BB had other ideas though. When we got home I fed him, and told him that he had to wait 3 hours until the next feed. An hour later he was crying for more. I tried to hold off and let him cry, but after what seemed like forever (maybe less than a minute in reality) I gave in. Then again an hour later we played the same game. It was as though he was protesting and saying "No way" as he normally lasts at least an hour and half, often 2 hours, sometimes more. My mum and nan were here. We had a quick discussion about it. They both agreed he seemed hungry. I thought about the journey we had been on so far with this whole spewy thing. It had emerged that little and often was a far better strategy. As I thought back, the woman in the paediatricians office had really told me nothing, nor listened to anything I said. In fact it was like she had just walked in off the street. She even had to ask the receptionist for ideas (something which has been brought to my attention since is that this was misconduct due to breaking patient confidentiality). So, collectively we decided it best to ignore all that she said.

Still the mystery of the spewy baby continued. I gave up dairy for a while and thought it was better... Then a monster spew after days without dairy made me think perhaps I was wrong. I ate dairy again and it seemed worse, I stopped again, but the spewing continued... I discovered the hard way that "non-dairy" does not mean "dairy free". In fact, generally it seems to mean "contains lots of yucky additives made from milk protein" - they seem to be the worst offender. So, having become aware of all the hidden dairy I could now be really good... but still he would spew.



It seemed he was worse after feeding from the left boob than he was from the right... After a few days of observing that this definitely seemed to be true I became quite paranoid about my left boob. Was it making bad milk? Finally, in the middle of the night, during a feed, I googled it from my phone - would you believe this actually was the key to finding out what was going on.

Apparently babies with reflux are better when laying on thier left. When feeding from the left breast, BB was laying on his right. I googled reflux and came across this infant reflux screening quiz . This could be it! BB had several of the symptoms.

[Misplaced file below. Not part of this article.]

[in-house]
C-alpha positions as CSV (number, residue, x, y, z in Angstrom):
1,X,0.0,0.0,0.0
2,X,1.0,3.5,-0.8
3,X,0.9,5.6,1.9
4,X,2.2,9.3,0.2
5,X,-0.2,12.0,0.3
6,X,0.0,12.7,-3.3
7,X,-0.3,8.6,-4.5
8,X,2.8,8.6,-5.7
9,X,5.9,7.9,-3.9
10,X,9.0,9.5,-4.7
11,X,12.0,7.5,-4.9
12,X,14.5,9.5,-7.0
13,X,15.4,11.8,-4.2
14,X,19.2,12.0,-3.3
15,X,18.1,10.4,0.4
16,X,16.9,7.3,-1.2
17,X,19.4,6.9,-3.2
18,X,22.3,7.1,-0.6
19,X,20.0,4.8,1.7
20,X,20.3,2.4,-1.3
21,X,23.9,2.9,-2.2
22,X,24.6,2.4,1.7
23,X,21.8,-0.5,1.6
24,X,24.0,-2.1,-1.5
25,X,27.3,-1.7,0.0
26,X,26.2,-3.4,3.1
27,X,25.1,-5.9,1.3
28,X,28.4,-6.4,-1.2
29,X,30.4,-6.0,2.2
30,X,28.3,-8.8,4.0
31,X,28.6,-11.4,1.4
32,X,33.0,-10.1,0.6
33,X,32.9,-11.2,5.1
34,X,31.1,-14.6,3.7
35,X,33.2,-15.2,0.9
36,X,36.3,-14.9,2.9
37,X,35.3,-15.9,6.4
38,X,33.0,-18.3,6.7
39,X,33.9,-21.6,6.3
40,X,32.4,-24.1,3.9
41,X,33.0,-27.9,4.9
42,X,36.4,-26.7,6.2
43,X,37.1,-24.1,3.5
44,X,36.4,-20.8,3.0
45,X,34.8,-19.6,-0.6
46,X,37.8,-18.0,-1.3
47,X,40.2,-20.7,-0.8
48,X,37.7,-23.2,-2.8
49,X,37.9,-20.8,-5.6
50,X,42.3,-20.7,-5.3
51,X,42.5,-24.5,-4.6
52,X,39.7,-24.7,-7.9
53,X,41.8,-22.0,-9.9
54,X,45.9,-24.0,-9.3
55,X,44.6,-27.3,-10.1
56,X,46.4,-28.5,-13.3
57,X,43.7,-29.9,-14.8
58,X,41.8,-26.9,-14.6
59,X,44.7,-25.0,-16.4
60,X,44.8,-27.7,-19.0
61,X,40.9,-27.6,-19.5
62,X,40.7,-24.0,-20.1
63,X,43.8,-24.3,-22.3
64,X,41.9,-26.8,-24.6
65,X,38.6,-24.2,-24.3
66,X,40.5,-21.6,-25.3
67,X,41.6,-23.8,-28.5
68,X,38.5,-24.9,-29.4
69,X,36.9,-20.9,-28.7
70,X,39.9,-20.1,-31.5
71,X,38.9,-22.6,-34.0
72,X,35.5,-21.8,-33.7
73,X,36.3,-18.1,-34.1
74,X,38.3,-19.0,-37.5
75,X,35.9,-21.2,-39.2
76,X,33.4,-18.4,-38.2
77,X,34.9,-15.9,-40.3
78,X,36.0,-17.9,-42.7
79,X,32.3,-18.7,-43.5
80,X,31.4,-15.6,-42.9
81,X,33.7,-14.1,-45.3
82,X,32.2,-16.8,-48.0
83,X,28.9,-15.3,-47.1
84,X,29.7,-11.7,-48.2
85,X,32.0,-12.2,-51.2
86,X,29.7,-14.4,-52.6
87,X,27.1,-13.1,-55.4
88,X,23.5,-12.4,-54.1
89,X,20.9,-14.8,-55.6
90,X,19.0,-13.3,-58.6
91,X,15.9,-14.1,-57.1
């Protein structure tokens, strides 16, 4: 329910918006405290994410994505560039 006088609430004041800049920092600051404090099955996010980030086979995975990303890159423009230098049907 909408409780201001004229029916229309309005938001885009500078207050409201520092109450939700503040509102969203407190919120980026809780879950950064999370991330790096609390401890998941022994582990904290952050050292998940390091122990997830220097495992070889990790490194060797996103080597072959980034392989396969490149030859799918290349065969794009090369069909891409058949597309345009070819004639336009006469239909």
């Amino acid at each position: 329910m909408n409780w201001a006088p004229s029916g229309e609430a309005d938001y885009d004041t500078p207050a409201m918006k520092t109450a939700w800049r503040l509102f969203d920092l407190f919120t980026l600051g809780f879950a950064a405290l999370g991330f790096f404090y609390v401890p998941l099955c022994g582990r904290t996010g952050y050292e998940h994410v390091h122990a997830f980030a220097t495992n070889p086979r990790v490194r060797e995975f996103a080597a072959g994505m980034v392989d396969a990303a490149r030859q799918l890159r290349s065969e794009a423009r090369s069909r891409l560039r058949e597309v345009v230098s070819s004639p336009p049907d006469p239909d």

As the next few days went by, I noticed other things - he did have a cough, not related to illness. I had ignored this at first though he had a cold, and the Tracy Hogg book (grrrr! maybe more on that in a later post!) talks of a false cough when baby wants attention.

A few days after that we made it to Tummy Trouble where my diagnosis was confirmed. Finally we had an explaination, and some ideas of how to help BB. It turns out that sleeping with his head raised, as he had been doing in the hammock , and being carried in a sling are two of the best ways to releive symptoms - perhaps, along with his healthy growth, this is why it took us a while to diagnose what was going on. There were also foods that could cause the reflux response, which included dairy - but other foods, such as tomatoes and citrus were also common triggers.

Finally it all made sense. Several of the ocassions when he had been really bad were after he had been in the pram, laying flat. Luckily the pram we purchased can be tilted, so we did this making a huge difference. He may be sensitive to dairy, but not only dairy, there were other things too. He was a thriving happy spitter, and feeding little and often made sense.

I can't describe how much weight was lifted just by knowing what was wrong. I was comforted by the knowlege that it was nothing serious life threatening, equipped with some strategies to deal with it, and full of new ideas.

Just for the record, 6 weeks later (last Monday) we returned to the paediatrician, but only because I forgot to cancel the appointment.  Instead of the woman off the street that we met before we saw the real guy. The first thing he said was this sounds like reflux! He was great, really examined BB and checked other things while we were there, talked about differences between individuals, agreed with demand feeding little and often... it was like he knew something about babies! Pin It Now!

1 comment:

  1. Oh omg, that lady ped dr needs to change her job. My girls were so different in feeding habits, one would feed about every three hours the other feed like your baby more often. Glad you figured out that it a reflux thing and it something that is an easy fix, now you know what the problem is.
    Trust you own gut feeling always when it your child.